- Sequence: Unit testing only tests one module at a time, so it does not help determine whether the sequence of functions is correct. API testing focuses on end-to-end functionality, which verifies that data flows well and everything happens in the correct order.
5 methods to test an API
API testing is highly flexible, so you don't have to follow the same steps or use the same methods every time you conduct a test. You can use any of these methods to ensure an API works as intended.
- Security testing: If you're concerned about data breaches and other security threats, use security testing to verify encryption and check other security features.
- Documentation: With this method, the testing team confirms the documentation accompanying the API is adequate. Documentation should provide enough information to help users interact with the API correctly.
- Discovery testing: This method executes a set of calls to establish whether the API responds appropriately. For example, you can test if a resource is deleted or created.
- Automated testing: With automated testing, you employ an API testing tool, such as a script, to execute the API.
- Usability testing: This involves observing users as they interact with the API and prompting them for feedback. This verifies you have a user-friendly API that functions as expected.
Best practices for API testing
When you're ready to get started with API testing, follow these best practices to produce the best possible results:
- Create as many API test cases as possible to ensure you can identify issues before they disrupt business operations.
- Group your test cases together by category.
- Make it easy for testers to work with your API.
- Ensure test cases are self-contained. Isolate the test case and the data you want to test to reduce variables.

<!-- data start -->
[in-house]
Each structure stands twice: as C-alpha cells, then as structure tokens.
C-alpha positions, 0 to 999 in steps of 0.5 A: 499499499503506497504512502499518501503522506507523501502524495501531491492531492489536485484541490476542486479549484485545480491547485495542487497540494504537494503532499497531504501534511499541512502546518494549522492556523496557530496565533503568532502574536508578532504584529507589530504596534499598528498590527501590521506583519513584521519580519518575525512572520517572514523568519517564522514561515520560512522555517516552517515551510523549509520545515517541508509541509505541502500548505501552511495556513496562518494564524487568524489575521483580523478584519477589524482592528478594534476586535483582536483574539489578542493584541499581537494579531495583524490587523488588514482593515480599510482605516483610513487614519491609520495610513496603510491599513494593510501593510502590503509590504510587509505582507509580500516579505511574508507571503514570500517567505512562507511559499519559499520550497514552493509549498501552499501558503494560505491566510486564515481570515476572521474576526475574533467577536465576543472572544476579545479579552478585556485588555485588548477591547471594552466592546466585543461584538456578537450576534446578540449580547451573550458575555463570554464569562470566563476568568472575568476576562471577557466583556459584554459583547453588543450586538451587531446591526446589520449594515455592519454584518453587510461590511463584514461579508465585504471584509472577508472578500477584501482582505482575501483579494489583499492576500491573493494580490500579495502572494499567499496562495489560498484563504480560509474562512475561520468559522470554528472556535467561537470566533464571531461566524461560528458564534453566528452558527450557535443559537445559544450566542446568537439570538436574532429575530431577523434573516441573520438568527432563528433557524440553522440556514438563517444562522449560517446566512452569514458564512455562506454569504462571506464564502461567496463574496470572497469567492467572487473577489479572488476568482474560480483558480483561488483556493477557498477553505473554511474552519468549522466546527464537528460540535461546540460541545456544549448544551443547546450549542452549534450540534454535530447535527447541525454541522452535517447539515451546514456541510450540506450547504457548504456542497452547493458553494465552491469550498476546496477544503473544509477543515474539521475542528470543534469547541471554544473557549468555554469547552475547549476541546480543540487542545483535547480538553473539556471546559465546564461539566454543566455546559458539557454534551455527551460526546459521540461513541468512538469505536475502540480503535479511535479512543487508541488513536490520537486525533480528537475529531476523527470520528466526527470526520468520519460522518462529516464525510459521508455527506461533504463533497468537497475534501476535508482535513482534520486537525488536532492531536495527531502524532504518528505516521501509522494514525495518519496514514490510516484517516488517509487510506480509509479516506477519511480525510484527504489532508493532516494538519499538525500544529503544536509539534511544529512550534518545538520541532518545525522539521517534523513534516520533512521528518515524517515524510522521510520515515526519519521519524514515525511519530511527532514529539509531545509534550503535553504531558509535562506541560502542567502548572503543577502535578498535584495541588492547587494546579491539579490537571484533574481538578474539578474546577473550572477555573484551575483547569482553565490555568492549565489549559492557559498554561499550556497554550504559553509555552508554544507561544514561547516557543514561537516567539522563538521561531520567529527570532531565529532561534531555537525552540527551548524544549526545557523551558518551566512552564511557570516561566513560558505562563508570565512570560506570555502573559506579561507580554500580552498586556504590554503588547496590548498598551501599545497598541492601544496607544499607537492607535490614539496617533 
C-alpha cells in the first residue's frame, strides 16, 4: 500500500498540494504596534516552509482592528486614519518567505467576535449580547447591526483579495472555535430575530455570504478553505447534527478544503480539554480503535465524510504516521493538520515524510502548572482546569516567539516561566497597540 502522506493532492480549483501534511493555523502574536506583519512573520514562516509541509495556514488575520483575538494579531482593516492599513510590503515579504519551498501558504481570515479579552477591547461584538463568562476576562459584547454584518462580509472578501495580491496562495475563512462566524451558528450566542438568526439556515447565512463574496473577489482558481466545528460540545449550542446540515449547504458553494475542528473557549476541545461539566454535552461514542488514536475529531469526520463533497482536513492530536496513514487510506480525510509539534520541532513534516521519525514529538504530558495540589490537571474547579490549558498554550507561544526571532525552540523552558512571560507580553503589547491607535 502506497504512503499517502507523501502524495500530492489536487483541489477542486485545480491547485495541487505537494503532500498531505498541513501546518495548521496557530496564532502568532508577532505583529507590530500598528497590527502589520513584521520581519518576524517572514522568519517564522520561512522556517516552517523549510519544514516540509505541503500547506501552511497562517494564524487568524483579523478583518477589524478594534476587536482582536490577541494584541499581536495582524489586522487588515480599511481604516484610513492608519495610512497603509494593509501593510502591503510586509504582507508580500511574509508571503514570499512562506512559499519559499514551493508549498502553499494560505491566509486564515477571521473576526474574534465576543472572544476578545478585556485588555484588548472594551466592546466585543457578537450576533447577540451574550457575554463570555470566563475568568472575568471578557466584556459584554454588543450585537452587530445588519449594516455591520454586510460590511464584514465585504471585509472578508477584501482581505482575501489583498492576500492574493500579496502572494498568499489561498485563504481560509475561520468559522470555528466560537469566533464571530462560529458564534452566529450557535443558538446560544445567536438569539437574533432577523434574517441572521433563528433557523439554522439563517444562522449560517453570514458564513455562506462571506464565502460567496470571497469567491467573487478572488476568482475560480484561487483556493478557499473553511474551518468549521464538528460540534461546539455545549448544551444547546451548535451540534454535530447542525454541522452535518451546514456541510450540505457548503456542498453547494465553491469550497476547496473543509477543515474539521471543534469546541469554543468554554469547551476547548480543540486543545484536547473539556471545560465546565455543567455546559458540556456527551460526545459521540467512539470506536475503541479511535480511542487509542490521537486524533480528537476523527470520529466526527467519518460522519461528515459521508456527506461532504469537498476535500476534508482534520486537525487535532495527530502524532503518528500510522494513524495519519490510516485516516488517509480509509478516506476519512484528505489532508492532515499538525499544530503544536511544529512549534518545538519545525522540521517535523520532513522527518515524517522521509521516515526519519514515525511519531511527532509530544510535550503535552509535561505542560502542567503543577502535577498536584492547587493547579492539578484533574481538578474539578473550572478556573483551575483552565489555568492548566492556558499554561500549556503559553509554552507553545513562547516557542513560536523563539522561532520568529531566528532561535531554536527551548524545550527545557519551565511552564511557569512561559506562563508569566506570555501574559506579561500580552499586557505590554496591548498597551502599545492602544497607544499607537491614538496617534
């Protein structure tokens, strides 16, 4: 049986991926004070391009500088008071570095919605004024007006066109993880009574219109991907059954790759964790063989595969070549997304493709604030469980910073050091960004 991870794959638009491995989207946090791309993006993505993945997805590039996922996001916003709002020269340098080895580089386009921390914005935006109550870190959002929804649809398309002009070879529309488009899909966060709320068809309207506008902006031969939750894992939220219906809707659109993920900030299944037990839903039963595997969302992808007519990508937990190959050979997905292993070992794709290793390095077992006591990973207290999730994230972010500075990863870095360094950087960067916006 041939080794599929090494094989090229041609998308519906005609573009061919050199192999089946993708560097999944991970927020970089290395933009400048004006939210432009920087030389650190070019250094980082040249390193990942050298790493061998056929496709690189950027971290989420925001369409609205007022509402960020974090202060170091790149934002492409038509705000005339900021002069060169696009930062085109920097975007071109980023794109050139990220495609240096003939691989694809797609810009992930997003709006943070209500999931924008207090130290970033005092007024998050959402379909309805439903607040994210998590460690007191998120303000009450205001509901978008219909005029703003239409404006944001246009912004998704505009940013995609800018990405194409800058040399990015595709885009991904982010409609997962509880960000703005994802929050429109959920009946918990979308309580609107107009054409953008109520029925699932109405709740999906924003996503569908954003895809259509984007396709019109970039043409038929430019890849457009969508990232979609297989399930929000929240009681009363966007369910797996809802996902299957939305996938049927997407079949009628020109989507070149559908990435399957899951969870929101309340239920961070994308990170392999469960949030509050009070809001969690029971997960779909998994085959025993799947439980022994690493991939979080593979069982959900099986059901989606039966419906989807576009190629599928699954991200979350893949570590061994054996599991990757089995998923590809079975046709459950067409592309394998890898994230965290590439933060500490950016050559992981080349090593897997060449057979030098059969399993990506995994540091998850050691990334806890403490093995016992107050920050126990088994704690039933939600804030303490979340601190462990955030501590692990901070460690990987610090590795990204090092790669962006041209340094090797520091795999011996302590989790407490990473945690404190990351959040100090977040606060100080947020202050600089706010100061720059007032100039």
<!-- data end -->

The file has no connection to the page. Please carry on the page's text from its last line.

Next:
- Use caution when working with one-time call functions like CloseWindow, Delete, and other one-time call functions.
- Include API declarations at the top of each test.
- Integrate API testing into your product development pipeline.
- Test at your system's boundaries. You won’t find as many potential problems if you only test common use cases.
Benefits of API testing
API testing has many benefits — most evident is the opportunity to refine your API before you launch it or integrate it with another application. API testing is also language-independent, meaning you can verify functionality regardless of programming language. It takes much less time than UI testing, and you can create a wide variety of test scenarios, helping you identify minor errors before they become major problems.
Challenges of API testing
Although API testing has many benefits, it also comes with technical challenges. First, there's no graphical user interface available, so it's harder to input information. API testers are generally developers with coding knowledge, not customers that can give user feedback. Even with coding knowledge, testers may need help validating and verifying an API’s output. Finally, you need to test its exception handling — how an API addresses errors during execution — which makes the process a little more time-consuming.
Orderful enhances your partner relationships
Now that you understand the importance of API testing, you're armed with the information you need to transition to an EDI platform. Orderful offers a cloud-based EDI solution for all your communication and payment needs, eliminating the need to invest in your own hardware and software. The platform uses modern APIs, making it easier to connect business systems and trading partners.
Ready to benefit from EDI without the hassle of creating an in-house system? Speak with an expert at Orderful to learn more about your options.